• Re:Appeals process (Score:5, Informative)

      by IamTheRealMike ( 537420 ) on Monday May 31, 2010 @06:46AM (#32405598)

      or at least give an answer as to how customers broke the Terms of Use so that they can correct such behavior in the future.

      Unfortunately there's no way to explain what triggered an abuse check to good users without also explaining it to spammers, and obviously that would reduce the anti-abuse systems effectiveness very quickly.

      So, full disclosure, I work on abuse at Google. False positives are obviously a problem and we try to minimize them. When they do occur, there's usually a way to appeal it, either automatically by using SMS/phone verification or by writing into support and getting a manual review (contrary to what you might read we do have free support for our products and large numbers of people use it every day). It sounds like in this case Groups did not provide an appeal path, or at least didn't do so three years ago. I'll check to see if this is still the case.

      Finding a way to improve the appeals process without letting through large amounts of spammers is a tricky problem and we know we could do a better job of it today. Throwing up a call center isn't quite as trivial as it sounds for a bunch of reasons.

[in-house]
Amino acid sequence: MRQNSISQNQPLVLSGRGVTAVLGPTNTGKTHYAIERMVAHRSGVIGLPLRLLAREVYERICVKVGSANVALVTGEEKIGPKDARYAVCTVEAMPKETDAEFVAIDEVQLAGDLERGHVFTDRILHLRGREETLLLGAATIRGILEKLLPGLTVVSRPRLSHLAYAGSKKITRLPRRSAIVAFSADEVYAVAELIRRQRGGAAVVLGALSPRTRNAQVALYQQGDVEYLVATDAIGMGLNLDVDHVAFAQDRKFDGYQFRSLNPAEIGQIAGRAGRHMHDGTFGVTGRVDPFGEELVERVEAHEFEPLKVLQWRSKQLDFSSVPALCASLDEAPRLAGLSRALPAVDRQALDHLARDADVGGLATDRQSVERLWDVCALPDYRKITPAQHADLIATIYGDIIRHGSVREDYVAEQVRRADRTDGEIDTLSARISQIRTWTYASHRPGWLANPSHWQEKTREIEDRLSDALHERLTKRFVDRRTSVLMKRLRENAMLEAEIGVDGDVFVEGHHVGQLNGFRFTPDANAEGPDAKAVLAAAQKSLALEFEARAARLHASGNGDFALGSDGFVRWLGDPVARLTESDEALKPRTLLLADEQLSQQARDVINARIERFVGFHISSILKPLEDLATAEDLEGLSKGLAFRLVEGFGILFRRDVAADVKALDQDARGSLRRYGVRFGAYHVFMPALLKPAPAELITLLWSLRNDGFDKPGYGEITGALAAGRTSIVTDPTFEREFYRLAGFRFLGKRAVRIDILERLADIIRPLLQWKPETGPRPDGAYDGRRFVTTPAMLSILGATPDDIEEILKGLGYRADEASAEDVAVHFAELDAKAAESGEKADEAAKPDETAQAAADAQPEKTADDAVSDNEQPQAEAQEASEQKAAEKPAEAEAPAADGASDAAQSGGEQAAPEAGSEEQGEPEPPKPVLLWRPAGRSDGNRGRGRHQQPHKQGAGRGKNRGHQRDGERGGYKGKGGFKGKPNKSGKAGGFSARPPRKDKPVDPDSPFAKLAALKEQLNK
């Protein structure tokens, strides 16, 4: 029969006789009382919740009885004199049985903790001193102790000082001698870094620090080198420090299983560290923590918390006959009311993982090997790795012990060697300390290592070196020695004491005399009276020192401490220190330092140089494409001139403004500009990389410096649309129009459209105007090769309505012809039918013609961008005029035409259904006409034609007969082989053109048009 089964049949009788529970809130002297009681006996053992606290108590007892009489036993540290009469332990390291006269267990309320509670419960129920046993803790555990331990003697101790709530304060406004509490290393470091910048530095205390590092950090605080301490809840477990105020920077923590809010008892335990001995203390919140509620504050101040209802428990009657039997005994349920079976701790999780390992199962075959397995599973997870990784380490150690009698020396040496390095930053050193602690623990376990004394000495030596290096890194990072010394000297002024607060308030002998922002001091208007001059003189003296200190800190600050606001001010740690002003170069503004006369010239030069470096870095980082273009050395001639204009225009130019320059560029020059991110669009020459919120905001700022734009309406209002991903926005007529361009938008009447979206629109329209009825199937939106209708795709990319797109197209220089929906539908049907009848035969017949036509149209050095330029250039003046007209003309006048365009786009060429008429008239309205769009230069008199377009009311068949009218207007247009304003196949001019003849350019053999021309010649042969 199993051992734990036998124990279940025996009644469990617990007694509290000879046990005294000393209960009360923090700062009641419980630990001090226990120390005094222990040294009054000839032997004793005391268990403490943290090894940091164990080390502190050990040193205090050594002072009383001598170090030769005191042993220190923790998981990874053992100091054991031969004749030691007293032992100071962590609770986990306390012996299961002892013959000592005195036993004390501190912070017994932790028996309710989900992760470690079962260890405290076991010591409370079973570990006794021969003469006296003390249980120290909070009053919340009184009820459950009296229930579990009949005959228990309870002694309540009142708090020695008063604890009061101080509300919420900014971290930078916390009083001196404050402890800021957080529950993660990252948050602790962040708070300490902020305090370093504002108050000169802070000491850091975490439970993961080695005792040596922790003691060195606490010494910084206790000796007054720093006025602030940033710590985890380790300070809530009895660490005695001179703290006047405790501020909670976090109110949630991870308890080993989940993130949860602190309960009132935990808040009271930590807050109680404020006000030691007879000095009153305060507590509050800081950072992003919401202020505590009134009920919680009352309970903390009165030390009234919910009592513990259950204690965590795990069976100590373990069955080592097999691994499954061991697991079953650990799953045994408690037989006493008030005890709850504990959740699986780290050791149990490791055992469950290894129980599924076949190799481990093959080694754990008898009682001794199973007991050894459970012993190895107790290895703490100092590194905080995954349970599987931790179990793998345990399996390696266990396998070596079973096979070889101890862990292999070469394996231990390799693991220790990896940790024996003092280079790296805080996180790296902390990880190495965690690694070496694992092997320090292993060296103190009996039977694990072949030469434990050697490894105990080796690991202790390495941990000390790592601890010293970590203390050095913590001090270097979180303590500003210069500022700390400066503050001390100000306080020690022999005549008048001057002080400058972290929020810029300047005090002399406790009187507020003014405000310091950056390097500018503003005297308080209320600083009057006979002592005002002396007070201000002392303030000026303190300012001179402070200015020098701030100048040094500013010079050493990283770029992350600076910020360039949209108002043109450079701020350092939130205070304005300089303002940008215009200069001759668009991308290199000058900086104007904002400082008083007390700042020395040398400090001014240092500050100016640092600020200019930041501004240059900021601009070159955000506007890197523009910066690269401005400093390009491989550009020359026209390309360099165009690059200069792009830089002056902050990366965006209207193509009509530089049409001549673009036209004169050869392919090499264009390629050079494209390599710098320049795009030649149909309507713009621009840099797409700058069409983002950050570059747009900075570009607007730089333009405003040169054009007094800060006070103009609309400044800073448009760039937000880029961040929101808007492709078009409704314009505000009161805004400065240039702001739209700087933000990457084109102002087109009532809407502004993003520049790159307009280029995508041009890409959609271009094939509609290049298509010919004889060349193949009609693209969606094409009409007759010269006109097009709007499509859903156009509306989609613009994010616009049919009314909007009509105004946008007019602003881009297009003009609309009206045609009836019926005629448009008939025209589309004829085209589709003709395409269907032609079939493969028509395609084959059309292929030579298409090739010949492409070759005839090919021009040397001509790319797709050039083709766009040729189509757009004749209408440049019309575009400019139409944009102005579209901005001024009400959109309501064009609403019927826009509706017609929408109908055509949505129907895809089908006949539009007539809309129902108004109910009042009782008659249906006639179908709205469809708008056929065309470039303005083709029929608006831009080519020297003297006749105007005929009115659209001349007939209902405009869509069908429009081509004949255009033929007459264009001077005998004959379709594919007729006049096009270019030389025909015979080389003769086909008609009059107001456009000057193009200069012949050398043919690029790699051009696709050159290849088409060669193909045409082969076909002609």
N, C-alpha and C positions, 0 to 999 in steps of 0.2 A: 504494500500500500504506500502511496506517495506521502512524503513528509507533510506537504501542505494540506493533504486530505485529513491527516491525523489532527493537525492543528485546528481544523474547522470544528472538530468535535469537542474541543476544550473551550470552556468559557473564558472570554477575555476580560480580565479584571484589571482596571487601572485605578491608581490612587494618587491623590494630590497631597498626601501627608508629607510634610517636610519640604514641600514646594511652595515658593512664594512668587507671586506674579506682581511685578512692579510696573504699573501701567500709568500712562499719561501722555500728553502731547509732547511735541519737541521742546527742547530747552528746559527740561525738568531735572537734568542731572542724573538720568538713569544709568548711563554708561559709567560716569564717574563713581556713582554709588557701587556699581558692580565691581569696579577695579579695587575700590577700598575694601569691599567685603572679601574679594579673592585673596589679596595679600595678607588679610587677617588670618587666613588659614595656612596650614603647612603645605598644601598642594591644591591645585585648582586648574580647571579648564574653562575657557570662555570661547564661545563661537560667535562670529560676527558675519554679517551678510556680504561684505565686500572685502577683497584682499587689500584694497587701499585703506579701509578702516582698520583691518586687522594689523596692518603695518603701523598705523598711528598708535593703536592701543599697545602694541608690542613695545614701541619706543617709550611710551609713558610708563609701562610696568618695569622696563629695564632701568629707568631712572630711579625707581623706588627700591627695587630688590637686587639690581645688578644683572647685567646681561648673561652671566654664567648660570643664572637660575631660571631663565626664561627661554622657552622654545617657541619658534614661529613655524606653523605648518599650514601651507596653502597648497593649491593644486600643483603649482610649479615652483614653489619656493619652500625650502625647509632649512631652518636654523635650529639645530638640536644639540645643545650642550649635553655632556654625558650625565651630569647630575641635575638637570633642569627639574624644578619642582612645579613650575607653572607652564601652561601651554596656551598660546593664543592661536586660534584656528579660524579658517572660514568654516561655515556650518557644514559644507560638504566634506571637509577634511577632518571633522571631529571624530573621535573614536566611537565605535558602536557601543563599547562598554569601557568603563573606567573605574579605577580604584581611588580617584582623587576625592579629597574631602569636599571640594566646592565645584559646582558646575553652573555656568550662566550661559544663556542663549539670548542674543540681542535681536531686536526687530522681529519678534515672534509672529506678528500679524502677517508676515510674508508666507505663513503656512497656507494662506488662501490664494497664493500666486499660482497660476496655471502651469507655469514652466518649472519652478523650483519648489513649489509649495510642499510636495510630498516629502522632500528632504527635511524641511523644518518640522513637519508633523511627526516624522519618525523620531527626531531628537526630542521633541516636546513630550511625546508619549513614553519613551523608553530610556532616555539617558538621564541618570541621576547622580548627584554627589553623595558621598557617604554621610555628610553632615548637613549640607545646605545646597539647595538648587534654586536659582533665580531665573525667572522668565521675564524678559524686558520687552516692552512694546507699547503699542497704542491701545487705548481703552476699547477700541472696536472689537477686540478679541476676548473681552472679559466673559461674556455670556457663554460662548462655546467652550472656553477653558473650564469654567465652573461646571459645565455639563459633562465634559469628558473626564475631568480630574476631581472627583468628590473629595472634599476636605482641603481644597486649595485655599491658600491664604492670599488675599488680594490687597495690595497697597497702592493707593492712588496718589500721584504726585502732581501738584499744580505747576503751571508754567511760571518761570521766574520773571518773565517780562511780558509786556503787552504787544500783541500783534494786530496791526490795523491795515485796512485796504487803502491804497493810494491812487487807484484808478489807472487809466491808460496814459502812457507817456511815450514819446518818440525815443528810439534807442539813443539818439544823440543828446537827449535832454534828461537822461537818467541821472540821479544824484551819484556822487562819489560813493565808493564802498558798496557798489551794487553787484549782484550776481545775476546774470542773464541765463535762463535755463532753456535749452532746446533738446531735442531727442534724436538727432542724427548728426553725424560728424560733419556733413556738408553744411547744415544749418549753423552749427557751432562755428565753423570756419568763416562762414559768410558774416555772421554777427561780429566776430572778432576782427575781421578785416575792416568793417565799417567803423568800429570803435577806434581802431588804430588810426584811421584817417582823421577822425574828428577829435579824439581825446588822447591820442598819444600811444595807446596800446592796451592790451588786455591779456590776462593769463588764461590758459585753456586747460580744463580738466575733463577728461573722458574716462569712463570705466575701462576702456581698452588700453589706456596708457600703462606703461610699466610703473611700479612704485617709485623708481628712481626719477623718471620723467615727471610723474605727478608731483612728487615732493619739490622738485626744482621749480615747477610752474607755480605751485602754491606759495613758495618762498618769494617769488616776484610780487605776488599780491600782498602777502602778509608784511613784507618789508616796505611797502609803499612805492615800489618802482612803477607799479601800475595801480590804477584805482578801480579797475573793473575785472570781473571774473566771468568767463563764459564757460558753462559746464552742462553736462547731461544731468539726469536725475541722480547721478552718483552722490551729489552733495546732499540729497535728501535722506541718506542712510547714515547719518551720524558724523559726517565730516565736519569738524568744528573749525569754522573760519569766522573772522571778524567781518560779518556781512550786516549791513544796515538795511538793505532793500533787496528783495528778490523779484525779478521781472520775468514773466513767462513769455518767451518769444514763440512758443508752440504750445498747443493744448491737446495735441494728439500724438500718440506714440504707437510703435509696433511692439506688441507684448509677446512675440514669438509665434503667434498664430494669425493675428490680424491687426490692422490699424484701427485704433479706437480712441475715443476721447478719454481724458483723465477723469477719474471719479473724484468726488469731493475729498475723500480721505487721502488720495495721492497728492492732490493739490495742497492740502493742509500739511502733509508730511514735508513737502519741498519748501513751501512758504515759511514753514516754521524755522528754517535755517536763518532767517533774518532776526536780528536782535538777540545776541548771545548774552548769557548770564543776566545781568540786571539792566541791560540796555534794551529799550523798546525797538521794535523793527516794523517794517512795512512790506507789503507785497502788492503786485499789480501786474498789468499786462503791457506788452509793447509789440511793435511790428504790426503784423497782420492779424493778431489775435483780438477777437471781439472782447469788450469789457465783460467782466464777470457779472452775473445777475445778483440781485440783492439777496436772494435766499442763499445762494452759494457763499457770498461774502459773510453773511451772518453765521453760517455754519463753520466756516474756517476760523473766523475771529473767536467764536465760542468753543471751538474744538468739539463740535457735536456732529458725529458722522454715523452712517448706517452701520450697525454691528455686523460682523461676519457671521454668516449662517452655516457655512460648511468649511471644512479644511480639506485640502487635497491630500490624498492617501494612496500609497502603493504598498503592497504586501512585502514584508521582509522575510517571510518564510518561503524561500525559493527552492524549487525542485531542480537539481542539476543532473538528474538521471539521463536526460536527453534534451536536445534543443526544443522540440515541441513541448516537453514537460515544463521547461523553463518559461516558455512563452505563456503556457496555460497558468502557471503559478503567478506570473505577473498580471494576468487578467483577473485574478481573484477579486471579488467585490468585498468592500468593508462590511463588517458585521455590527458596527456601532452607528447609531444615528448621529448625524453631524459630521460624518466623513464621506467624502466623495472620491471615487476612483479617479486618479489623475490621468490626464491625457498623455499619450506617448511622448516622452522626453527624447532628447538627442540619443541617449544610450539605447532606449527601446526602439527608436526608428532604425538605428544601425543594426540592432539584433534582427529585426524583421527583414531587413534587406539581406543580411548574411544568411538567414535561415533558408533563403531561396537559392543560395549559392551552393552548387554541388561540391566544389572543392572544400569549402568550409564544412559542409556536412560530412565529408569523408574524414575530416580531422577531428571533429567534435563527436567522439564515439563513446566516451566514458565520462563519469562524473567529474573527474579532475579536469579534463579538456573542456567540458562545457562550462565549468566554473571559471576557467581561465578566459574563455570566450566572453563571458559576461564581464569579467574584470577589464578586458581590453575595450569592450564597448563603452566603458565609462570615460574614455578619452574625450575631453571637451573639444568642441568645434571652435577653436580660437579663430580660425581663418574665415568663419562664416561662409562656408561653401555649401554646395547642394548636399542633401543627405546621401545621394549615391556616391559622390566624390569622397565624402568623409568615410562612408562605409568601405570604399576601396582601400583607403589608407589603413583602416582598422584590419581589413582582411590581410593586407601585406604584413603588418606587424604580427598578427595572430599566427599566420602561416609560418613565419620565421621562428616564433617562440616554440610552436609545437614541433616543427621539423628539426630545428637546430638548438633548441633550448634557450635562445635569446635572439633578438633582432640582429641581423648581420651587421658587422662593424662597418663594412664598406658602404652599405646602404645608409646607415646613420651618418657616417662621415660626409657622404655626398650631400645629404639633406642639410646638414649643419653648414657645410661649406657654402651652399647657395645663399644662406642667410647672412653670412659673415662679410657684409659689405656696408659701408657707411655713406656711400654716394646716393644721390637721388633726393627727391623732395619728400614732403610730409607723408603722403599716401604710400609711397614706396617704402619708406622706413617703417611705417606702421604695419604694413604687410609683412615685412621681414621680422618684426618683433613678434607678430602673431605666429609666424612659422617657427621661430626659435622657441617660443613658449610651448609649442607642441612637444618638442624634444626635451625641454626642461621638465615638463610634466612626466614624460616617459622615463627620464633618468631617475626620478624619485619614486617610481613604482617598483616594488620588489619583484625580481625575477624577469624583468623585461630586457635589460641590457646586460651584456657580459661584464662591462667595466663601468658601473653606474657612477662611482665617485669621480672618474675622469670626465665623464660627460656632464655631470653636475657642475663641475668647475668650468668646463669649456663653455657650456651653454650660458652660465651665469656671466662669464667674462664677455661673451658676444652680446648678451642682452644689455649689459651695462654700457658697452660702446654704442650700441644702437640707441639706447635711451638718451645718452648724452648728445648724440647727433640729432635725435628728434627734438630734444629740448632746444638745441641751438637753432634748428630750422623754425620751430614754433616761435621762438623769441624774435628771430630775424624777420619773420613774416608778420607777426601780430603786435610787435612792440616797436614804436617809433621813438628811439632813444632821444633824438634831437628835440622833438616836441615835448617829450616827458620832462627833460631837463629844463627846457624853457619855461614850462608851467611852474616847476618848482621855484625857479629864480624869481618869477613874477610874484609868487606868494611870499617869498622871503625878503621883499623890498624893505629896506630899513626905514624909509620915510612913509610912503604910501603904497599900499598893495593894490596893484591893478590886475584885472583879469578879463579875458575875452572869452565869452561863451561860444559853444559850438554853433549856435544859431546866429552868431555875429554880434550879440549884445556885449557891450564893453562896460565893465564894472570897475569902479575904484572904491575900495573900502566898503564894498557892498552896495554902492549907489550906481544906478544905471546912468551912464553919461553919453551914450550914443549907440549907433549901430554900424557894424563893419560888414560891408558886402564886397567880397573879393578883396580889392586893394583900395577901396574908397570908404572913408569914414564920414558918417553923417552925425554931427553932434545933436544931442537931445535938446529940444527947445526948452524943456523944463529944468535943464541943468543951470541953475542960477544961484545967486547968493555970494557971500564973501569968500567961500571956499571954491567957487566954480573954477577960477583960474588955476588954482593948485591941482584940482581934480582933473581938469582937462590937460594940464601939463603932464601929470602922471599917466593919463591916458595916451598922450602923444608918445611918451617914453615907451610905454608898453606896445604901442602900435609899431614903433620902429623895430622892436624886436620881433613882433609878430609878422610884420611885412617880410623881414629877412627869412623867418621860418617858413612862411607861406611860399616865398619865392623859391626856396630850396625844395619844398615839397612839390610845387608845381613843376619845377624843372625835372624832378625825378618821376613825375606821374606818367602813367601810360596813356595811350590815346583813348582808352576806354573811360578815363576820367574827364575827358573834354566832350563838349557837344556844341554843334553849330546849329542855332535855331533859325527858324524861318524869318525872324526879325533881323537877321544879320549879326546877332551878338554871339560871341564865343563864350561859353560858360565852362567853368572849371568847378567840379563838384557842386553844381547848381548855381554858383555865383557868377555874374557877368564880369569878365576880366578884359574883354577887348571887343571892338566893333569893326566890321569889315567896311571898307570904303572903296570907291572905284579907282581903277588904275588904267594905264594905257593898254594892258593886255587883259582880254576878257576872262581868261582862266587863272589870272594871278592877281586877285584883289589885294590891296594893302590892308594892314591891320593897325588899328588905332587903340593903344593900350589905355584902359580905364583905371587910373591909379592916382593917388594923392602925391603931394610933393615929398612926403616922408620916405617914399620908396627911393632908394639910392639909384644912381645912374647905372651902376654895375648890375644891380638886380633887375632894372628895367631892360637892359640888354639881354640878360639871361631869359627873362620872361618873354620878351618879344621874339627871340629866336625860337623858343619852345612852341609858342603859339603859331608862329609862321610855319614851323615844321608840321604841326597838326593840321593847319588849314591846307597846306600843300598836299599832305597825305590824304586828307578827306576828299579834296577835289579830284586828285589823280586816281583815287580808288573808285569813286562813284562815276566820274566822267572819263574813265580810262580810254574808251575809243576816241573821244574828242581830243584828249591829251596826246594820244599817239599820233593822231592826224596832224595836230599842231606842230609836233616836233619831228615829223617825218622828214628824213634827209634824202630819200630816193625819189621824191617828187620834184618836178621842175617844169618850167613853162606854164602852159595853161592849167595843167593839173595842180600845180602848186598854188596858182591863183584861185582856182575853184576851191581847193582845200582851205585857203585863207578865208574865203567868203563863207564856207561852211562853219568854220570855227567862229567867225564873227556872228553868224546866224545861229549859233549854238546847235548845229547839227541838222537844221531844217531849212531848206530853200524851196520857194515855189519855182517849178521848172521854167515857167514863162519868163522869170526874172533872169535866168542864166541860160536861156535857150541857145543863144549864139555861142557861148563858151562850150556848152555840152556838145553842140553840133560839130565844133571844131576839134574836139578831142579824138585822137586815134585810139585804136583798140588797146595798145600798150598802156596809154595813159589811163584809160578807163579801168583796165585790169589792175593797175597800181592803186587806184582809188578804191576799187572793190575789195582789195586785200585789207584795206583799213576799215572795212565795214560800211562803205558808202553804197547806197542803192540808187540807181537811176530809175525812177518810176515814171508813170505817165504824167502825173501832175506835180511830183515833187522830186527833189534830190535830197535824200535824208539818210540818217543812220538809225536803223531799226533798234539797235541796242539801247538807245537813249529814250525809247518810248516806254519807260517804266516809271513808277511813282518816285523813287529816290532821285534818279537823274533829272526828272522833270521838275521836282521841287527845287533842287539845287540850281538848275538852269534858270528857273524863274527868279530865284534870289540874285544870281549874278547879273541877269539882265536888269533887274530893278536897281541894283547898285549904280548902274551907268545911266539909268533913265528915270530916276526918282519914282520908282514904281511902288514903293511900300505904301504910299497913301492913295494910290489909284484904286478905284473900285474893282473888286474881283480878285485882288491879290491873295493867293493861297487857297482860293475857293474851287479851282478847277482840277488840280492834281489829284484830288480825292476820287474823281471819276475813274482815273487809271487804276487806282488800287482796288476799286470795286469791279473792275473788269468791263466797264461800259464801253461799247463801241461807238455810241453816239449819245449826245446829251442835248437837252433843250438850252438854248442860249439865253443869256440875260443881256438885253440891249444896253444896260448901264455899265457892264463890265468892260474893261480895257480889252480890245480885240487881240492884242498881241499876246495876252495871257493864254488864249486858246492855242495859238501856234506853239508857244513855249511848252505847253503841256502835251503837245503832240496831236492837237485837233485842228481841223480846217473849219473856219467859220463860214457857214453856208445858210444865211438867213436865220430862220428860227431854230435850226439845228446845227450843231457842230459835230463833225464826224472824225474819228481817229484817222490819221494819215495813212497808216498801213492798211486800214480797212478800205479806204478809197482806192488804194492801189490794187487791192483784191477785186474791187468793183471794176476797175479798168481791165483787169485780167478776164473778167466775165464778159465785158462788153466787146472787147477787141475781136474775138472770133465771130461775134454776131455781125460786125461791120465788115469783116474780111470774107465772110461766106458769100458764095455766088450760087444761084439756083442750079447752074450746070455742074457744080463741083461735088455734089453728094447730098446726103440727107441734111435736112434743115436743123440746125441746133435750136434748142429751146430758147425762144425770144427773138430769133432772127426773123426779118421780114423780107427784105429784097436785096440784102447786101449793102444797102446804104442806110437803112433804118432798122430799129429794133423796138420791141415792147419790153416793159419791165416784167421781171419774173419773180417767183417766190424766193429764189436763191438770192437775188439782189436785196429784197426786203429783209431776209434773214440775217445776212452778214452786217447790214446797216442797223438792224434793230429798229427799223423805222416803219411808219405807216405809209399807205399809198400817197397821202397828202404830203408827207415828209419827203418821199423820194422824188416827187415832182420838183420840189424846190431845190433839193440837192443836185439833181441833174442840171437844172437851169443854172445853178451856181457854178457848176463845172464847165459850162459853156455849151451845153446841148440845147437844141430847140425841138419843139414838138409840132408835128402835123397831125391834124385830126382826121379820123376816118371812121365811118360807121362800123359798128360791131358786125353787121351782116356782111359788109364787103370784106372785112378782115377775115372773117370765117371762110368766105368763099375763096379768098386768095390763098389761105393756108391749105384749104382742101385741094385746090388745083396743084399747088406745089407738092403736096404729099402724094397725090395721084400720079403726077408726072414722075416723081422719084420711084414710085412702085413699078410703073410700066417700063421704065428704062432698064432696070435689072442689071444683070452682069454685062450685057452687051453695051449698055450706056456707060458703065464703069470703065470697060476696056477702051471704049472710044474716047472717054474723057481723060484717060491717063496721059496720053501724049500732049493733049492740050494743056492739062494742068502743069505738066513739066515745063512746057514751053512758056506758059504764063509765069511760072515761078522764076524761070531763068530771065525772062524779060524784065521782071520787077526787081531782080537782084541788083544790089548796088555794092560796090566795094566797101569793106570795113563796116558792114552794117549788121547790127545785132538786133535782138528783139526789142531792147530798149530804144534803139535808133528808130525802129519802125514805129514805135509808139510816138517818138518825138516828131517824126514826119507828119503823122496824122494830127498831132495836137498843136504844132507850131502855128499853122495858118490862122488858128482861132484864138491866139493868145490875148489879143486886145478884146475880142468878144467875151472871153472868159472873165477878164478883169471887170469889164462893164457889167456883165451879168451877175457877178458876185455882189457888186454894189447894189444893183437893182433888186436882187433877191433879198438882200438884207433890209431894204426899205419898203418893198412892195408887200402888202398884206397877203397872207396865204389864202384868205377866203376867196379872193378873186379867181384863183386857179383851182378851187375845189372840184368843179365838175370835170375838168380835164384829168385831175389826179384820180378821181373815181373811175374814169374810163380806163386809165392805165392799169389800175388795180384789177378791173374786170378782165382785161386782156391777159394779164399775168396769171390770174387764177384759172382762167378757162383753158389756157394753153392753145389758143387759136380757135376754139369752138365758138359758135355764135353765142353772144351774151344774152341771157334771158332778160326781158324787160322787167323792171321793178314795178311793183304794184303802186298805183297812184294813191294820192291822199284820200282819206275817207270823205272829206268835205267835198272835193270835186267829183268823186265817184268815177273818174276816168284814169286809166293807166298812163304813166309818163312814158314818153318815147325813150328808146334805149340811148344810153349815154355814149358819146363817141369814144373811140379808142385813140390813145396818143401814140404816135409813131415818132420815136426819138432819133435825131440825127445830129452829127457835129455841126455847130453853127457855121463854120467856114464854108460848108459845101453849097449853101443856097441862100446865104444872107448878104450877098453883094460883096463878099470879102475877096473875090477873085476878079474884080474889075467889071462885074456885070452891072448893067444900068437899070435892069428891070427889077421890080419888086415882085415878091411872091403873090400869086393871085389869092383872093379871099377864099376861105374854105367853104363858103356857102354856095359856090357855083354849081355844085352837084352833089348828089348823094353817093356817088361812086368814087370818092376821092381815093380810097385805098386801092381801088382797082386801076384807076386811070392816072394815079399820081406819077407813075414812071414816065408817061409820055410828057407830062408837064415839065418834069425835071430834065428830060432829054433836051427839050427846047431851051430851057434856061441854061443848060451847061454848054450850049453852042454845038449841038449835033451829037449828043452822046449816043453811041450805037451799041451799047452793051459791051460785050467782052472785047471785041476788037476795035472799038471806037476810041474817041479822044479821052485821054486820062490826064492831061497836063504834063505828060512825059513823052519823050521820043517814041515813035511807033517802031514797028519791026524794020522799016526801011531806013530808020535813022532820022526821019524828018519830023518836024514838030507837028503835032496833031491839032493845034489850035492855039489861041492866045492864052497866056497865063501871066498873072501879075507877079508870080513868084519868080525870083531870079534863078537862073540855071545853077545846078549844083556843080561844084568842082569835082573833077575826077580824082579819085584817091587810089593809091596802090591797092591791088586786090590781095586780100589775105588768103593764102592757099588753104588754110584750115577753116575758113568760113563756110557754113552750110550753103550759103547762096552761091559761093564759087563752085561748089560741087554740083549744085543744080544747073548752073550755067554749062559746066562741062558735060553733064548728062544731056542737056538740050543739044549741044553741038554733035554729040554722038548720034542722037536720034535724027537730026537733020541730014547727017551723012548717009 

• Re:Appeals process (Score:5, Interesting)

        by Rijnzael ( 1294596 ) on Monday May 31, 2010 @07:00AM (#32405648)
        How's charging a reasonably low price for a phone call or two to resolve the issue with a support person who is knowledgeable as well as able to effect change? Say, charge someone's card $10 and then initiate the support call, and if they are found out to have been an erroneous ban, refund the $10. Keeps the spammers from appealing in a massive manner, while allowing the one-off mistakes relief.
        • Re:Appeals process (Score:5, Informative)

          by IamTheRealMike ( 537420 ) on Monday May 31, 2010 @07:47AM (#32405858)
          Sure, we'd like to do that. I was discussing it with management quite recently actually. There are a bunch of tricky issues specific to the case of dealing with abuse disables that we still need to think through fully and figure out good answers for, but I won't be surprised to see something like this happen in the longer term.
          • Re:Appeals process (Score:5, Interesting)

            by X0563511 ( 793323 ) on Monday May 31, 2010 @07:54AM (#32405888) Homepage Journal